The country’s sole secondary market seemed buoyant in the trading week of September 2 to 6 on prospects of banks and financial institutions (BFIs) lowering the interest rates on margin loans.
After moving either way in single digits for the past several weeks, the Nepal Stock Exchange (Nepse) index surged by 4.06 per cent or 48.08 points in the review period, with the turnover, trading volume and number of transactions witnessing significant rise.
The country’s only share market recorded an average daily turnover of Rs 576 million during the week, which was almost the total transaction amount of the previous week of Rs 803 million. While it has to be noted that the share market had
remained open for only four days in the previous week against normal five days in the review period, the traded amount in the review week was a staggering 259.34 per cent higher. Compared to previous week’s 2.54 million shares changing hands through 11,788 transactions, 10.25 million shares of 193 companies were traded through 32,285 transactions during this week.
“The market movement was in tandem with investor optimism on prospects of BFIs lowering the interest rate on margin loans,” explained Ambika Prasad Poudel, chairman of Nepal Investors Forum.
While BFIs are currently providing margin loan to institutional investors at around 12 per cent and at 14 per cent for individual investors, Poudel said that BFIs have verbally assured investors the rates would be lowered by up to two percentage points in the near future as the market is becoming flush with liquidity.
Opening at 1,181.69 points on Sunday, the benchmark index had gone up by 8.59 points by the end of the day. On Monday, the market rose by 15.98 points to breach the 1,200-point threshold after 10 trading days and rose by 3.98 points to 1,210.24 points on Tuesday.
On Wednesday, the local bourse surged by 23.89 points, but then dipped by 4.36 points on Thursday to close the week at 1,229.77 points.
Similarly, the sensitive index jumped by 4.22 per cent or 10.56 points to 260.35 points and the float index also went up by 4.56 per cent or 3.88 points to 88.95 points.
All 11 subgroups landed in the green zone in the review period.
The banking subgroup led the pack of gainers, soaring by 4.94 per cent or 50.52 points to 1,072.31 points, on the back of share price of commercial banks like Nabil going up by Rs 18 to Rs 965.
The non-life insurance sub-index ascended by 3.59 per cent or 206.99 points to 5,971.14 points as Everest Insurance’s share value jumped by Rs 74 to Rs 1,304.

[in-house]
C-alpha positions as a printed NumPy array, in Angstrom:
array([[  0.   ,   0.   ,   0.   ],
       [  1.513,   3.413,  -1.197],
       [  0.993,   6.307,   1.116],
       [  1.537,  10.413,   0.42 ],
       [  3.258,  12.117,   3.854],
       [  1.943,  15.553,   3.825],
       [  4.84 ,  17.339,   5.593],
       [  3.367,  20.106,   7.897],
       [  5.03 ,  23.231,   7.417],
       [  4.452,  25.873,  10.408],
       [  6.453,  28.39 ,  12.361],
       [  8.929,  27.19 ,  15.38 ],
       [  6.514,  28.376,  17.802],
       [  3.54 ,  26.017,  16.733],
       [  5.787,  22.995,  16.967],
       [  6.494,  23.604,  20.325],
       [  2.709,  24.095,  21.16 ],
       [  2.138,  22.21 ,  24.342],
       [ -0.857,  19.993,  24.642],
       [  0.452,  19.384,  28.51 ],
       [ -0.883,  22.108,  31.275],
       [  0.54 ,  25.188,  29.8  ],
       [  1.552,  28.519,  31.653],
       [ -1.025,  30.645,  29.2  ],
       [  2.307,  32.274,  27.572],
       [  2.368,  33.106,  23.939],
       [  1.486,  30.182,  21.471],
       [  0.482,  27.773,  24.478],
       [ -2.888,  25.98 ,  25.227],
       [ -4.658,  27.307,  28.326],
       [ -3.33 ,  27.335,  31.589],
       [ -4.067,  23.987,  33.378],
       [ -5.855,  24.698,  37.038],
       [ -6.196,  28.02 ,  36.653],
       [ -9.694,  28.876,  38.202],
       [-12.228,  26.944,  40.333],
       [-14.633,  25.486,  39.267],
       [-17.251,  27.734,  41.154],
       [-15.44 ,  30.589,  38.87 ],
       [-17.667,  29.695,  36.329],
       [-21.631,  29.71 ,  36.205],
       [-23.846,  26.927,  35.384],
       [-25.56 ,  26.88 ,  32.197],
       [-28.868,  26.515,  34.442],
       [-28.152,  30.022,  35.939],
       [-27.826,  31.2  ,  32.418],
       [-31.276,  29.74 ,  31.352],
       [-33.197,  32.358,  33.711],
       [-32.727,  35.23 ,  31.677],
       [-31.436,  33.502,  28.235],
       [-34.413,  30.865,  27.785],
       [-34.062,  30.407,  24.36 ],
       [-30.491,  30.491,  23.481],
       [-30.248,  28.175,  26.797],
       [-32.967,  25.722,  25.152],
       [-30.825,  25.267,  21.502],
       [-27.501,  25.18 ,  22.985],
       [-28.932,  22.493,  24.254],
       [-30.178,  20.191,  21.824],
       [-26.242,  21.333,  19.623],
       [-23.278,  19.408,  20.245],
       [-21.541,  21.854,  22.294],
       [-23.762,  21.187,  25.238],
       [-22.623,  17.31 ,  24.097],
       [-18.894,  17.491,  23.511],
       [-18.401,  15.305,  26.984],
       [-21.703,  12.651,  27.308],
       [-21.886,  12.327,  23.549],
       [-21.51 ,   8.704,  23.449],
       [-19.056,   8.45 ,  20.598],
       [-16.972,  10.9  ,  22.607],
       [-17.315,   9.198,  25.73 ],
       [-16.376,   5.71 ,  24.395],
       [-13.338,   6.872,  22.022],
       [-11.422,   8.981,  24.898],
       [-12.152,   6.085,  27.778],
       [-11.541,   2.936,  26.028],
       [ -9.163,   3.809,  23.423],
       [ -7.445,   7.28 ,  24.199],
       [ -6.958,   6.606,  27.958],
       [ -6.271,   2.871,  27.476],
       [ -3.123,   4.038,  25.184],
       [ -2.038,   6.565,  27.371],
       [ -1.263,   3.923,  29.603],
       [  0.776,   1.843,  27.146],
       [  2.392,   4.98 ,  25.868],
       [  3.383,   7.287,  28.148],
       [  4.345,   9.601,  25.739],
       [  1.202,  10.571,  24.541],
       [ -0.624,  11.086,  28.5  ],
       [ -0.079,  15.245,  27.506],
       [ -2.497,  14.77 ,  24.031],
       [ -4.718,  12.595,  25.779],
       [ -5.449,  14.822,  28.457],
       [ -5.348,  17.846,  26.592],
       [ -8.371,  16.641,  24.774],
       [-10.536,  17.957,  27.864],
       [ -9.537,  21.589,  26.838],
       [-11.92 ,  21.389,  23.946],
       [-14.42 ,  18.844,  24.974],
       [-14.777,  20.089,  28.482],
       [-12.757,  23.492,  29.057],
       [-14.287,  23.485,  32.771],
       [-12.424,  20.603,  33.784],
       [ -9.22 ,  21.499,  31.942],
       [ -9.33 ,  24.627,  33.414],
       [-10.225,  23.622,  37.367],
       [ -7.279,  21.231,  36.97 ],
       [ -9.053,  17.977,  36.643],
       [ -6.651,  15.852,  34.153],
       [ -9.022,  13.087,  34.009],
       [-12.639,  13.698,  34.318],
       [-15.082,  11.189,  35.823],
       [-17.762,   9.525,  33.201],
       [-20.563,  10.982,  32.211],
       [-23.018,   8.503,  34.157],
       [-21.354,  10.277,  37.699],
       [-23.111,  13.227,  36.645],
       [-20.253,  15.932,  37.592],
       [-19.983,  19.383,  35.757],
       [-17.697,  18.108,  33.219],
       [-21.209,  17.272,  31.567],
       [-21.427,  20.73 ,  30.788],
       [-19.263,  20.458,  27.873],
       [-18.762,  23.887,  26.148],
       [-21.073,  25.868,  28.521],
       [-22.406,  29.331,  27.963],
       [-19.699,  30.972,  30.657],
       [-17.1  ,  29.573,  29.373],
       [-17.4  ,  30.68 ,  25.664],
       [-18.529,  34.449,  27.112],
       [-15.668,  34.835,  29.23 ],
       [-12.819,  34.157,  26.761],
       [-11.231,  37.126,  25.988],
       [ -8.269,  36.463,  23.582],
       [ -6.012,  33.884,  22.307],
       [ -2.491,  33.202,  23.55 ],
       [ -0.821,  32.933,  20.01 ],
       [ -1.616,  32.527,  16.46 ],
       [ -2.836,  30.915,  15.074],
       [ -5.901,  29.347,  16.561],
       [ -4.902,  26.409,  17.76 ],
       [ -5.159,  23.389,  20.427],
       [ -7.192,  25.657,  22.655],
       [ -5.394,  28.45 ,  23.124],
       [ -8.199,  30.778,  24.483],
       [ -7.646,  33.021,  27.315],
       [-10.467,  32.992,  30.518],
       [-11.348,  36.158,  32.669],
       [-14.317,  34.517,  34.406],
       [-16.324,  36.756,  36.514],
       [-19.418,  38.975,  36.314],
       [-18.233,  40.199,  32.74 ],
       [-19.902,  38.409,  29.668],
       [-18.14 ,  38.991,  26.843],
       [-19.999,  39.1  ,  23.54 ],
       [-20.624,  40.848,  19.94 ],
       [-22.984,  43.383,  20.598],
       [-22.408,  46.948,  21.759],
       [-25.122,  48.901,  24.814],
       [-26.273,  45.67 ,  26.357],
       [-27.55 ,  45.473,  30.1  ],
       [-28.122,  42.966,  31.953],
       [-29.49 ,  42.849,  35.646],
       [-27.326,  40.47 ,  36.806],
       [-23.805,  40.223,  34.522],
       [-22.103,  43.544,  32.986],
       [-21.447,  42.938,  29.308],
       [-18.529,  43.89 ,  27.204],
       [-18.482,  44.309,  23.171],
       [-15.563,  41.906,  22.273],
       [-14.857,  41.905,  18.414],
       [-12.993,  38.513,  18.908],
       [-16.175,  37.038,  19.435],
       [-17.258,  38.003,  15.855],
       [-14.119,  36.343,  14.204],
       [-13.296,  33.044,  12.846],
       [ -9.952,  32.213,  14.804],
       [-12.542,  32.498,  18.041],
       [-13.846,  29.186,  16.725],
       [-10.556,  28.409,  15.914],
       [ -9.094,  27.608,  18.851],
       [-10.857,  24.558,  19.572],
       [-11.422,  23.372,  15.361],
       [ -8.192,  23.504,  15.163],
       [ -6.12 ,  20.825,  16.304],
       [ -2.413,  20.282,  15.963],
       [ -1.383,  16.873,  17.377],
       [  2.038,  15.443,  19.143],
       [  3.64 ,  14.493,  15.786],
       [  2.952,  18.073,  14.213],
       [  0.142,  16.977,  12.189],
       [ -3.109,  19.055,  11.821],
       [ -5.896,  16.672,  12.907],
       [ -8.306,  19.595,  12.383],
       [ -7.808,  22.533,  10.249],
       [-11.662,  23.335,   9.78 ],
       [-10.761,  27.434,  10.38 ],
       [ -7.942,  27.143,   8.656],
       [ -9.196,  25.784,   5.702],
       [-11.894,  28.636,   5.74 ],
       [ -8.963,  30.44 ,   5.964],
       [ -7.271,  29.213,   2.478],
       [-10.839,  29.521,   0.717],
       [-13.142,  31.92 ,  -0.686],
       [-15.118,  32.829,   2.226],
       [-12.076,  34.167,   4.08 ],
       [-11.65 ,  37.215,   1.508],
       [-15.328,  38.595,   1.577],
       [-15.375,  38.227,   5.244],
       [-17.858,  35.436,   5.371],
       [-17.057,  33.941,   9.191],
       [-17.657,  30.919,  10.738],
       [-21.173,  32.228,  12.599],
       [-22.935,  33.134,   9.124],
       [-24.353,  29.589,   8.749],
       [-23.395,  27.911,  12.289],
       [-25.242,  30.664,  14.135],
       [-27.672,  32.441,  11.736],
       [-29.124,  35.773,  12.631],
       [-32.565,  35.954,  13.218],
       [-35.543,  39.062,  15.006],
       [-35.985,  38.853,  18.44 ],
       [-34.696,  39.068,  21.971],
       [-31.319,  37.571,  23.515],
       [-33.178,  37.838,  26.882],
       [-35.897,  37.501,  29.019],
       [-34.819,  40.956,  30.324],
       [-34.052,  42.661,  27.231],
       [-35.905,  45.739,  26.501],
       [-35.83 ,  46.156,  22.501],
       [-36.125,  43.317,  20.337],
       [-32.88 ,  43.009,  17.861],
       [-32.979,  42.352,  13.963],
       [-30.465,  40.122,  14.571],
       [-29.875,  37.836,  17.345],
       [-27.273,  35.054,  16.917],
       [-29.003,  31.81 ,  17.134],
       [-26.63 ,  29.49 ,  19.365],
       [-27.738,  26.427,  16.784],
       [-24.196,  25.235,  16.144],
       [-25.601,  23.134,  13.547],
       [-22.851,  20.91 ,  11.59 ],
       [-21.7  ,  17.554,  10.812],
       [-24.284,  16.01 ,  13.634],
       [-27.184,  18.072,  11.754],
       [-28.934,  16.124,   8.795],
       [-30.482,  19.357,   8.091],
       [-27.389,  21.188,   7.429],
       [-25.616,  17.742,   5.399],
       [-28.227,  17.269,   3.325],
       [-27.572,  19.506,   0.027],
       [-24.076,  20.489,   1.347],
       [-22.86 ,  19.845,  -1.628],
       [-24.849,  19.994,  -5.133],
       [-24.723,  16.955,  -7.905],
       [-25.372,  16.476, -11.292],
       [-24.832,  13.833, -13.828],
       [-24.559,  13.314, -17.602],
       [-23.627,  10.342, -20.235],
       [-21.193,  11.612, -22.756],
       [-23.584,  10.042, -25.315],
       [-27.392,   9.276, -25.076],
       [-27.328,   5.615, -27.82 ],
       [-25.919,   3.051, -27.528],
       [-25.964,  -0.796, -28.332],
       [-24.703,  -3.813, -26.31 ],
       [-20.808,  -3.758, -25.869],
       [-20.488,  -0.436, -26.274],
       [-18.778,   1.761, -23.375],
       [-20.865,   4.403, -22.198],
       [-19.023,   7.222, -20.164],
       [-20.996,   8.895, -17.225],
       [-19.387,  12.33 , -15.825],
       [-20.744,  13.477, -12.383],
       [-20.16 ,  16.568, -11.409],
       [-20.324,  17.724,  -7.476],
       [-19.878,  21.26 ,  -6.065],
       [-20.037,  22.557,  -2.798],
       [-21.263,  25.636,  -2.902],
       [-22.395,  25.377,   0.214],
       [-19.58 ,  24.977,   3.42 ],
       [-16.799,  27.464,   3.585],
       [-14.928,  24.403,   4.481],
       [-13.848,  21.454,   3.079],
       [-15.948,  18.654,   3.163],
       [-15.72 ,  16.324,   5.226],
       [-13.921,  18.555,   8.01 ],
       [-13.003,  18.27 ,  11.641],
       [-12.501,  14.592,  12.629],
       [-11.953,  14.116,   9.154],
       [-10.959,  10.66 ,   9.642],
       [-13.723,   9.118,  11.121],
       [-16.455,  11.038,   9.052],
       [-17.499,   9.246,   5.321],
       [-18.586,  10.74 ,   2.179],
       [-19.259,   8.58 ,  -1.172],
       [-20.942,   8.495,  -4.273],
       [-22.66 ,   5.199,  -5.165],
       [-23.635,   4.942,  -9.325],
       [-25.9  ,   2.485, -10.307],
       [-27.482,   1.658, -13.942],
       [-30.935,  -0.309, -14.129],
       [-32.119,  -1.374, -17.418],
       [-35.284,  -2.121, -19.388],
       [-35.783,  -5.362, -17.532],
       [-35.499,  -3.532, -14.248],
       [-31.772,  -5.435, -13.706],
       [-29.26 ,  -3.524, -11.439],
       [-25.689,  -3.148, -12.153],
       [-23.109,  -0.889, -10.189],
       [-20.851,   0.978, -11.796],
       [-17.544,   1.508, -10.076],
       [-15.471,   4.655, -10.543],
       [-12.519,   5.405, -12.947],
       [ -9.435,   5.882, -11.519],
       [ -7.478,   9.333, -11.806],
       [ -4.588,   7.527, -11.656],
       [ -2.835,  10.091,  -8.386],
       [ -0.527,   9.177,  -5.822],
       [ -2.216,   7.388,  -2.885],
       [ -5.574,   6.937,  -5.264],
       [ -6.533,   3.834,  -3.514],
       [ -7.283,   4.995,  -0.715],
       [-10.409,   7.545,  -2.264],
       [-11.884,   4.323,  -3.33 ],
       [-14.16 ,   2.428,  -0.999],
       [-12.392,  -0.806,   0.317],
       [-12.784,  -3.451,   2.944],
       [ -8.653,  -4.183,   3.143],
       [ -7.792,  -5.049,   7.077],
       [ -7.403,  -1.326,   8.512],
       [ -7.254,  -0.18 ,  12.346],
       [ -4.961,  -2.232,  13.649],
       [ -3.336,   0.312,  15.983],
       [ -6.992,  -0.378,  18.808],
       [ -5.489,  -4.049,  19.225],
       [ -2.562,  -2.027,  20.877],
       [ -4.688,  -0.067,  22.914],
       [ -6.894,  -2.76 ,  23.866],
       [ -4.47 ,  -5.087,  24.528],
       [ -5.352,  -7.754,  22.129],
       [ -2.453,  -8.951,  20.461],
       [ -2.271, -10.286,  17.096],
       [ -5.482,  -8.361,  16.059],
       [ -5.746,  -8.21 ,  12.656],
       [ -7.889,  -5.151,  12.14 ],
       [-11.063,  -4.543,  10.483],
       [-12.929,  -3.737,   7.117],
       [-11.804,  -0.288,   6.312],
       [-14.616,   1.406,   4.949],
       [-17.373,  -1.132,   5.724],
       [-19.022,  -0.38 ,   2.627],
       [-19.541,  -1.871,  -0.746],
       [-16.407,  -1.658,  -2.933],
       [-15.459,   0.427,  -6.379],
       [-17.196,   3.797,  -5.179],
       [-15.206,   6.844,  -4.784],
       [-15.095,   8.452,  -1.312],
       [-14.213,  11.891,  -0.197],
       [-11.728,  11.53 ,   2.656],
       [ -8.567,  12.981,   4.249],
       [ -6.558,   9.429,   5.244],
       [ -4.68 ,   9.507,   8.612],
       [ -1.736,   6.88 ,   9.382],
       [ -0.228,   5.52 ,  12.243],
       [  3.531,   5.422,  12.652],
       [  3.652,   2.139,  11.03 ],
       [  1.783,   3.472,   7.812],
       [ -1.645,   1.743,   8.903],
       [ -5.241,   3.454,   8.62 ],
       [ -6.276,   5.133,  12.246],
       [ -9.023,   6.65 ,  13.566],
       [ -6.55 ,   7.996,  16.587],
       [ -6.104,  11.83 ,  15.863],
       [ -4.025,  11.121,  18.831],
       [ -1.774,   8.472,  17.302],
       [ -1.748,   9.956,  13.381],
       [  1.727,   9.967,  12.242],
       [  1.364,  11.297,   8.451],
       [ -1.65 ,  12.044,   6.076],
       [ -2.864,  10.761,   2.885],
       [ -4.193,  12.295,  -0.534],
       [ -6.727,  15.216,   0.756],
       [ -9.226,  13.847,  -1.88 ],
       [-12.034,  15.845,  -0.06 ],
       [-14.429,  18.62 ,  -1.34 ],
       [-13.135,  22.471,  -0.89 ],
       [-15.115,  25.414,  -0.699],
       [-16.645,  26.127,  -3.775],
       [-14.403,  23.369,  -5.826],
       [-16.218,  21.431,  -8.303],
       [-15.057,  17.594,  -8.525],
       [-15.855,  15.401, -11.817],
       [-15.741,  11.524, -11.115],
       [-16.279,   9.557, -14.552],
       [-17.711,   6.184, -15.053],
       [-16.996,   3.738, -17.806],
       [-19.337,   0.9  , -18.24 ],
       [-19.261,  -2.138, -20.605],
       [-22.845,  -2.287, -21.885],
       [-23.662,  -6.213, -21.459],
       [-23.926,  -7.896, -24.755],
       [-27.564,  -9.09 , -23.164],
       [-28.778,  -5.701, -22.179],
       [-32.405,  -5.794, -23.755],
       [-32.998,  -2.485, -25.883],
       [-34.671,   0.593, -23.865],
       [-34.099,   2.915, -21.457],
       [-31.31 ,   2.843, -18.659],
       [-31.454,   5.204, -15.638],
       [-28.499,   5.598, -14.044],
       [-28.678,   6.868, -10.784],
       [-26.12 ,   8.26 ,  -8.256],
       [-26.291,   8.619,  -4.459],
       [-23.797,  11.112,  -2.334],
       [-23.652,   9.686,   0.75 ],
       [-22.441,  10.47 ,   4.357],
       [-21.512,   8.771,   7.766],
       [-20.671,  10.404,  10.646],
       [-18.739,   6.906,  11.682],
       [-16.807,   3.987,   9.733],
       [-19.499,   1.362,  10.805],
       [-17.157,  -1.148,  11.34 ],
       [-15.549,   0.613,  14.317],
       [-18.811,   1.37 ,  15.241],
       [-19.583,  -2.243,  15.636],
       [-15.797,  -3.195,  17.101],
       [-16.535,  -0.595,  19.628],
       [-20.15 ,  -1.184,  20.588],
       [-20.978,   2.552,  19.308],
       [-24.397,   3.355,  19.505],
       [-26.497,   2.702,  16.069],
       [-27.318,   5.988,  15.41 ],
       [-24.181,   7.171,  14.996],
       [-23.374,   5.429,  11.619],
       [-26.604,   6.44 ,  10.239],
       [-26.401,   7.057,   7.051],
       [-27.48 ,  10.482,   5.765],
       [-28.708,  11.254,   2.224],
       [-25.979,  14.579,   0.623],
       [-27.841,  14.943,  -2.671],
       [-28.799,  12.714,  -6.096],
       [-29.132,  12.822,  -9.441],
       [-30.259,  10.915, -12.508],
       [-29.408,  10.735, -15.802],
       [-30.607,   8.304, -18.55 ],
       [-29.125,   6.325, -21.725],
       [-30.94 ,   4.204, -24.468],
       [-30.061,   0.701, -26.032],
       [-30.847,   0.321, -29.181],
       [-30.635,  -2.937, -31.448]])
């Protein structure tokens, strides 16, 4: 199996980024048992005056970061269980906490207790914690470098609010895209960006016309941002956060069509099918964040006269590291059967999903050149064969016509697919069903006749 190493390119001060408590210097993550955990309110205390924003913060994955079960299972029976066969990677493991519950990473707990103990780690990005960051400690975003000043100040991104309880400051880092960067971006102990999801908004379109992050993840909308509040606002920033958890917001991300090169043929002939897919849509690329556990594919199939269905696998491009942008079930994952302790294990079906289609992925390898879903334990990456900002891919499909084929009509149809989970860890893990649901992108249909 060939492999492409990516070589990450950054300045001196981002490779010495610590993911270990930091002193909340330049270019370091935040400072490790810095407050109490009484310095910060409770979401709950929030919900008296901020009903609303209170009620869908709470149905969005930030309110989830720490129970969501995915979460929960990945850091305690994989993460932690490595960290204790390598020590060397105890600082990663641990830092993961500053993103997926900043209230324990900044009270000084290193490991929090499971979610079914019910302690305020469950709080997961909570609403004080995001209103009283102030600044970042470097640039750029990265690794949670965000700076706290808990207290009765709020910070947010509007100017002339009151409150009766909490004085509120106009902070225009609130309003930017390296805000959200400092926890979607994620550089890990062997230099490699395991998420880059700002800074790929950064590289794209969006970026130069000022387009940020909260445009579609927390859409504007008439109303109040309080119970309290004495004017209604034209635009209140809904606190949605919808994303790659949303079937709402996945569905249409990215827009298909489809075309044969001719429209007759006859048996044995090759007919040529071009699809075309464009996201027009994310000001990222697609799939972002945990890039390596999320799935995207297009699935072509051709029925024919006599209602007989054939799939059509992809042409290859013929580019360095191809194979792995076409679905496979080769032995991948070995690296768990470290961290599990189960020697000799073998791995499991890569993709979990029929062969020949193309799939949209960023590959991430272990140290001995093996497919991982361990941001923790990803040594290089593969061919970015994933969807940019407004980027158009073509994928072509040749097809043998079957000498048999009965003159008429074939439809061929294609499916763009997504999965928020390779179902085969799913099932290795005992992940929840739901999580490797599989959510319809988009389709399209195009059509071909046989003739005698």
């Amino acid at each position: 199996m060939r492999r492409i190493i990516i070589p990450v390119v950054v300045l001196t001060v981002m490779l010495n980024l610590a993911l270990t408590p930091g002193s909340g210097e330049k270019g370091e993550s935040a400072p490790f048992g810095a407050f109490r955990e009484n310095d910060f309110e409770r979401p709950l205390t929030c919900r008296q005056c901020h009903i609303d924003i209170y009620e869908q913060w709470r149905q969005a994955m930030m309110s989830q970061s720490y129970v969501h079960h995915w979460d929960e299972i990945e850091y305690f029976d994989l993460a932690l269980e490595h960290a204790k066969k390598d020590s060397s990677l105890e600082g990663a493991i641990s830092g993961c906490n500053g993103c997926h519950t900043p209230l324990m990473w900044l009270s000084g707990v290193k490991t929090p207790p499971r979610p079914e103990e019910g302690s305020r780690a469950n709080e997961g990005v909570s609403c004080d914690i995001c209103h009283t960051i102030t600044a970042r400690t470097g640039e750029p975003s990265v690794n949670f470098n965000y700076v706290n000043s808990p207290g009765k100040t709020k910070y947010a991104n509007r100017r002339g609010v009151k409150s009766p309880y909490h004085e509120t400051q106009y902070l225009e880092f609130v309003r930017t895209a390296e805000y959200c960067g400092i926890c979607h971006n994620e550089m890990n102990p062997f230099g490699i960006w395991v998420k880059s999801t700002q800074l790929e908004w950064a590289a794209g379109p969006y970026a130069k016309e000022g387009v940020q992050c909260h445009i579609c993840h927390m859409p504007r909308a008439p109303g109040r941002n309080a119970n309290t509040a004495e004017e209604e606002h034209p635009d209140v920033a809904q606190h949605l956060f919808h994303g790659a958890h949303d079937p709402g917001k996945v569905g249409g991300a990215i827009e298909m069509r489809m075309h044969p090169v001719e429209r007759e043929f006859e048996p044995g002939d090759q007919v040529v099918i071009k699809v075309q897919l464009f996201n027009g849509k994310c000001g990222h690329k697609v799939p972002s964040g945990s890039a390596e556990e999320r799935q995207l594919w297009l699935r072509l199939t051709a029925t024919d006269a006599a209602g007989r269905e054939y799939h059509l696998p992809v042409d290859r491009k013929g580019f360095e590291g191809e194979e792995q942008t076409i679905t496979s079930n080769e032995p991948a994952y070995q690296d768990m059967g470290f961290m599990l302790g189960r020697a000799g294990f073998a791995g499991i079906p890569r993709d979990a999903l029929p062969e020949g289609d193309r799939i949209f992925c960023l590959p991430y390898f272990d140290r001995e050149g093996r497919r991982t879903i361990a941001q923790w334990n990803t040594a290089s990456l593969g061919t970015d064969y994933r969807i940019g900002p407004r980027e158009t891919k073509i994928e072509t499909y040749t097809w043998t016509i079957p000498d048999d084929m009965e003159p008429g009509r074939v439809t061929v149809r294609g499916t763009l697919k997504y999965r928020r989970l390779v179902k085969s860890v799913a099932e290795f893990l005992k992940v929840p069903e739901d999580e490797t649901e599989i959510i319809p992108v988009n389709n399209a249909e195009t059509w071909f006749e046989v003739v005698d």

Similarly, the manufacturing sub-index advanced by 3.49 per cent or 75.34 points to 2,232.94 points, with Bottlers Nepal (Tarai) gaining Rs 281 to Rs 6,470.
Development banks sub-index went up 3.37 per cent or 48.30 points to 1,477.34 points. Likewise, the hotels subgroup rose by 3.30 per cent or 60.11 points to 1,877.18 points due to share price of Soaltee gaining Rs 10 to Rs 250.
Meanwhile, the hydropower subgroup surged by 2.86 per cent or 39.14 points to 1,405.48 points, on the back of Chilime’s share price increasing by Rs 25 to Rs 736.
Microfinance subgroup climbed 2.72 per cent or 40.22 points to 1,514.15 points, as Chhimek rose by Rs 23 to Rs 913. Similarly, the others sub-index also ascended by 2.71 per cent or 19.45 points to 735.31 points because of Nepal Telecom’s share value up Rs 16 to Rs 760.
The life insurance subgroup went up by 2.30 per cent or 127.23 points to 5,648.38 points. Finance subgroup rose 1.96 per cent or 11.93 points to 619.75 points.
Meanwhile, the trading sub-index also inched up by 0.46 per cent or 0.97 point to 208.3 points.
In the review period, NMB Bank took the lead in terms of trading volume, number of transactions and weekly turnover — with 664,000 of its shares changing hands through 1,546 transactions worth Rs 220.05 million.
NIC Asia Bank with Rs 208.63 million, Nepal Life Insurance Company Ltd with Rs 150.81 million, Kumari Bank with Rs 123.74 million and Nepal Investment Bank (Promoter) with Rs 122.31 million rounded up the top five firms in terms of weekly turnover.
Source: The Himalayan Times